Pachinko, by Min Jin Lee



Two and a half stars, read in March 2018.

I found this book very stressful.

Given how long and sprawling it is, following so many characters throughout four generations, it often seemed strange how long we lingered on specific, not particularly meaningful conversations before jumping through time and space to continue the story. It just sort of meanders, loose threads not tied up, and with characters turning on their family members for no reason there is a distressing amount of unnecessary suffering alongside the very real suffering of war (I was so angry with Noa, twice).

I find few things as upsetting as the way humans have spent our existence, in most cultures as far as I can tell, making life as horrible as possible for as many people as possible based on completely arbitrary rules that we all just accept because of What People Will Say. It’s not that I don’t understand how difficult it is to go against societal conventions, and obviously in this case there were even more specific, real dangers for those who did; but there’s a difference between behaving conventionally because you know you have to, and buying into it. The most frustrating thing to me is when people don’t see how wrong society is.

3 Comments Add yours

  1. Jan Hicks says:

    Did you read this in audio or in print? I hear what you’re saying about the meanness of life, in all senses of the word, and it being a frustration to read about it. For me, though, that was a compelling part of the reading experience. I loved the book and got a lot from it in terms of understanding better Osaka’s rhythms and peculiarities, why it’s such a different place to other Japanese cities. It was one of my favourite reads last year.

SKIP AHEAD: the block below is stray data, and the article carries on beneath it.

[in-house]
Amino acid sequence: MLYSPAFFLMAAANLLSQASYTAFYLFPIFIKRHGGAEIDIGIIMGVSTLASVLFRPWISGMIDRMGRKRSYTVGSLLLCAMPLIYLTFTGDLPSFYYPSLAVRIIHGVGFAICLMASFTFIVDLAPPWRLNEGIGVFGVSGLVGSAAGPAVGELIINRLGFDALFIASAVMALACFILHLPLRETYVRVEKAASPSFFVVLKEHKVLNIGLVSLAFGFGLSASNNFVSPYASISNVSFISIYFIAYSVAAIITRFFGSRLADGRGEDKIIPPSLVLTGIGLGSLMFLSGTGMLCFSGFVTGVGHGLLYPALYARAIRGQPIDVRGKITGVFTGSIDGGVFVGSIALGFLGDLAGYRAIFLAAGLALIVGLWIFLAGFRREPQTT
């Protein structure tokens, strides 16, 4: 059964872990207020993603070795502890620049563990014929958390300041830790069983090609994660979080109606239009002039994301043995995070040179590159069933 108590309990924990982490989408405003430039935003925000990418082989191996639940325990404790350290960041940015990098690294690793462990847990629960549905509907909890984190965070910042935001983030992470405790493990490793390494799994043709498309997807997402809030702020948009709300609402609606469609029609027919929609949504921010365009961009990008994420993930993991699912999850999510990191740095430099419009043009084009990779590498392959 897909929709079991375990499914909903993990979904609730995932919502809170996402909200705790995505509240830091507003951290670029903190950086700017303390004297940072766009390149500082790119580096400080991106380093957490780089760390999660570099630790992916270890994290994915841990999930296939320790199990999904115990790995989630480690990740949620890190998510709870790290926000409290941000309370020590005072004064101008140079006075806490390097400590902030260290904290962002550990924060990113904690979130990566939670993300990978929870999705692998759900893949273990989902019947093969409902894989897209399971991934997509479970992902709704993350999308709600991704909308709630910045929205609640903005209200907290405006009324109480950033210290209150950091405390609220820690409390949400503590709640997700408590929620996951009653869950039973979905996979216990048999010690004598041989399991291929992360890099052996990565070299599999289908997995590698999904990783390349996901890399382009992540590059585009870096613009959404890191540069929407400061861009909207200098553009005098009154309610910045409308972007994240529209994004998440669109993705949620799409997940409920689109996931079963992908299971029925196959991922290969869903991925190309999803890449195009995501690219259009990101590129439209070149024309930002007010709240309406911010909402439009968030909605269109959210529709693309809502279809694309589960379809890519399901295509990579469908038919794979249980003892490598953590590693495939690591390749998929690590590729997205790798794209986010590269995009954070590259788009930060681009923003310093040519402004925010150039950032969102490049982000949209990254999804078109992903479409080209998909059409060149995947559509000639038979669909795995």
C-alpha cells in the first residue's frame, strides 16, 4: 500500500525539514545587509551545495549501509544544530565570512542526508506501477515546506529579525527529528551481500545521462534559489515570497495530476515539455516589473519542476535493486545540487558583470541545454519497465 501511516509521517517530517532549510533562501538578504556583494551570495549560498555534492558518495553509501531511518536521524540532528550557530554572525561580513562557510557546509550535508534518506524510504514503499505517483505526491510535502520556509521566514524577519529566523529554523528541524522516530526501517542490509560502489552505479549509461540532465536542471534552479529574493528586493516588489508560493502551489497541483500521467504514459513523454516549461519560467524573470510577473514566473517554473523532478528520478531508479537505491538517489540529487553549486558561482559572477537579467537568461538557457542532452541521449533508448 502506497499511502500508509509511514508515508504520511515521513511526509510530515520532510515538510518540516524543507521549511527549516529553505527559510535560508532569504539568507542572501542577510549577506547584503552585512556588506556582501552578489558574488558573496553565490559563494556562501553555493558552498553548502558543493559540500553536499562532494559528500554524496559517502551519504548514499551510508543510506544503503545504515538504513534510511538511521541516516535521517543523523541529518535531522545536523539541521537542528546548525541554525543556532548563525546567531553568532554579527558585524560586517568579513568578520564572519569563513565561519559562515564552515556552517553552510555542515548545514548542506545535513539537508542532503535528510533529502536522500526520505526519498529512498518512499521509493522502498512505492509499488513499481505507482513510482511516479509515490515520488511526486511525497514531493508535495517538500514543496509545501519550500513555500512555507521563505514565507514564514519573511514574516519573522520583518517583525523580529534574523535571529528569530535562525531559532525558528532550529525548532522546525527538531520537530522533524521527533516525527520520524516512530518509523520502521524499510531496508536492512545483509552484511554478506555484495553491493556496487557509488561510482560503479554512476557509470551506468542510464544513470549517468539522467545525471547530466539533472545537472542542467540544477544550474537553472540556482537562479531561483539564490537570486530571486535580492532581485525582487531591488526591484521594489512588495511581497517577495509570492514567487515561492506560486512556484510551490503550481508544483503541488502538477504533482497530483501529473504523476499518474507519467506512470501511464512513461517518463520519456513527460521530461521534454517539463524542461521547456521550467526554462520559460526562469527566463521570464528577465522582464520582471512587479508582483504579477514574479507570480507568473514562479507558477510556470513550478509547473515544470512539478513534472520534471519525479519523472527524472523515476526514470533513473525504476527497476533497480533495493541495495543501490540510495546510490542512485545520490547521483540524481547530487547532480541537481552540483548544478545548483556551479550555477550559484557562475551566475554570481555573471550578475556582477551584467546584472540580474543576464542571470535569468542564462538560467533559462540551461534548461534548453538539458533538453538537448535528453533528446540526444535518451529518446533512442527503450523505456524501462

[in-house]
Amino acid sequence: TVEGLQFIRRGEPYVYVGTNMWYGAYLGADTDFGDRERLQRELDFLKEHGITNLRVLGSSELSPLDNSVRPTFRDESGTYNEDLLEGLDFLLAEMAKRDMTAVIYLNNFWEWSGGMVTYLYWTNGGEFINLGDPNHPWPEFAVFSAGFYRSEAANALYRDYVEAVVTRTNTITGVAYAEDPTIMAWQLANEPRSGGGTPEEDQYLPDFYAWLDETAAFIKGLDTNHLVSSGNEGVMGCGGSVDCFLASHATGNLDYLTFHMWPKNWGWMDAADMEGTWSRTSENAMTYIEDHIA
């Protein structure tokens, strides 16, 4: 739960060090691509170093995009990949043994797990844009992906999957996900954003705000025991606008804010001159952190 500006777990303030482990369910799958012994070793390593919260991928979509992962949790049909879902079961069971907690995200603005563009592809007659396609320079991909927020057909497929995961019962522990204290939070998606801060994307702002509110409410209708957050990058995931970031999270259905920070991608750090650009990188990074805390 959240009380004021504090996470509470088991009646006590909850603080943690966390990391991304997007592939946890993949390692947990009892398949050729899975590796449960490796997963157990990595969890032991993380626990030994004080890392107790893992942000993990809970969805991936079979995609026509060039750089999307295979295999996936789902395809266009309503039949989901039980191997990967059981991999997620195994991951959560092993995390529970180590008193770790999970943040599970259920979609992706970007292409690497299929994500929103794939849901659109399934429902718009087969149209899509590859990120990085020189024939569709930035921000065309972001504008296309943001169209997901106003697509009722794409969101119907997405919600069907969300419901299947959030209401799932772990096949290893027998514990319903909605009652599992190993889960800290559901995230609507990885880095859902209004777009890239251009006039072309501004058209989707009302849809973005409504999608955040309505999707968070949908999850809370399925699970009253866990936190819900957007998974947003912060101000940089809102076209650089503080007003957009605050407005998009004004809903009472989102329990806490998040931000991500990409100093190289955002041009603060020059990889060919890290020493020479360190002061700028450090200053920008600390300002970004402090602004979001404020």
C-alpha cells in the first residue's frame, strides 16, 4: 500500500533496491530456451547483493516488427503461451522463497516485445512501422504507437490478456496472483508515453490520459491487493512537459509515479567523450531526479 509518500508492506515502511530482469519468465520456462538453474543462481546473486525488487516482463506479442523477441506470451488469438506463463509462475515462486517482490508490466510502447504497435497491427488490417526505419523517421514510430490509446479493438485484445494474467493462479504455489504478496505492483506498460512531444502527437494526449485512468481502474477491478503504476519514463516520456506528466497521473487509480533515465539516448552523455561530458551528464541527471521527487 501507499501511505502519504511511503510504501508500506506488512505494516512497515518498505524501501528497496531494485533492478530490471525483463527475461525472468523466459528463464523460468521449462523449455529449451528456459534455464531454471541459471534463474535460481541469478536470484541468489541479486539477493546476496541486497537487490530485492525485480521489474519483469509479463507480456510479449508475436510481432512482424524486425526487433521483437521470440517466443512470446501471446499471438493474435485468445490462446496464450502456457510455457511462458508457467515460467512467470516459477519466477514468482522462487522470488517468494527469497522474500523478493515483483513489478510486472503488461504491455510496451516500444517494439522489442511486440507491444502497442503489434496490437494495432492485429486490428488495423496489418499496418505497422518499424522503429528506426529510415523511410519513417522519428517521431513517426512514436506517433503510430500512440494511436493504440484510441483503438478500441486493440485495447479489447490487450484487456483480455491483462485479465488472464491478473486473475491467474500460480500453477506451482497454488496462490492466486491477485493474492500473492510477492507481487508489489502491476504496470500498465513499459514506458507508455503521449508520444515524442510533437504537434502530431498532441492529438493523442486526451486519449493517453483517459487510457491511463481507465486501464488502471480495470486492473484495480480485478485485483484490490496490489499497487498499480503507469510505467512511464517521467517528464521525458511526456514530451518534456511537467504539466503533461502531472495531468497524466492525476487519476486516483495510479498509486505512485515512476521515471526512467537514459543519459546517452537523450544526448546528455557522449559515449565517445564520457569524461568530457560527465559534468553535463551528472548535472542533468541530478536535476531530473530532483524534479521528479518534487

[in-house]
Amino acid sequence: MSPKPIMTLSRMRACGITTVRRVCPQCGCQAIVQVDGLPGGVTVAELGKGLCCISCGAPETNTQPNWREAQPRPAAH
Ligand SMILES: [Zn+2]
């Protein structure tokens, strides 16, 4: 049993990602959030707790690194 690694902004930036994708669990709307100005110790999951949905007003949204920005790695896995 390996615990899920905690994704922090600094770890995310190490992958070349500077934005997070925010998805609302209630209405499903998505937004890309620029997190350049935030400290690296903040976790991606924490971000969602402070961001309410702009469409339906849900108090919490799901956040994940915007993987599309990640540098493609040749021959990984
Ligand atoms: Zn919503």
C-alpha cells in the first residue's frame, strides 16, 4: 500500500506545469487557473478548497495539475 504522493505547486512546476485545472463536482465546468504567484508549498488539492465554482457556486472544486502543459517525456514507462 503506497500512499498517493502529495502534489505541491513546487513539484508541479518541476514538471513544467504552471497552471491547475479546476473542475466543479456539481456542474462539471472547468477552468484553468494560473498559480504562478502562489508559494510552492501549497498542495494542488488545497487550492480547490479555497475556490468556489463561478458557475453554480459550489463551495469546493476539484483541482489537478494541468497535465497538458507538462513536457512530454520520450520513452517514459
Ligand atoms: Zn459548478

Liked by 1 person

    1. Miri says:

      I listened to it on audio, which probably made it more frustrating for me, but it was the only format I could get hold of (this book has been on hold for a long time in all the libraries I frequent).

      Tell me more about Osaka, please! I don’t know enough about Japan on the ground to have gotten the understanding you did about the different dynamics.


      1. Jan Hicks says:

        Osaka is a messy city, and its inhabitants are loud, brash, funny, rude – all of the things Westerners don’t perceive Japanese people as being. It’s a wealthy city, too. It used to be a huge industrial city, with lots of manufacturing and, of course, the port. It’s multicultural in a way that other Japanese cities aren’t, in the sense that New York is multicultural, or Manchester. There’s something about the fact that it’s not the capital but it’s an important city that gives it a certain swagger. Reading Pachinko made me realise how similar Osaka is to Manchester, actually. Anyone’s welcome but they can’t count on being made welcome – people have to have something about them to be accepted.

        I struggle with Osaka because I don’t go to Japan to visit Manchester! I want Kyoto and Tokyo and the places in between. I don’t want an echo of the place where I live.

        Liked by 1 person

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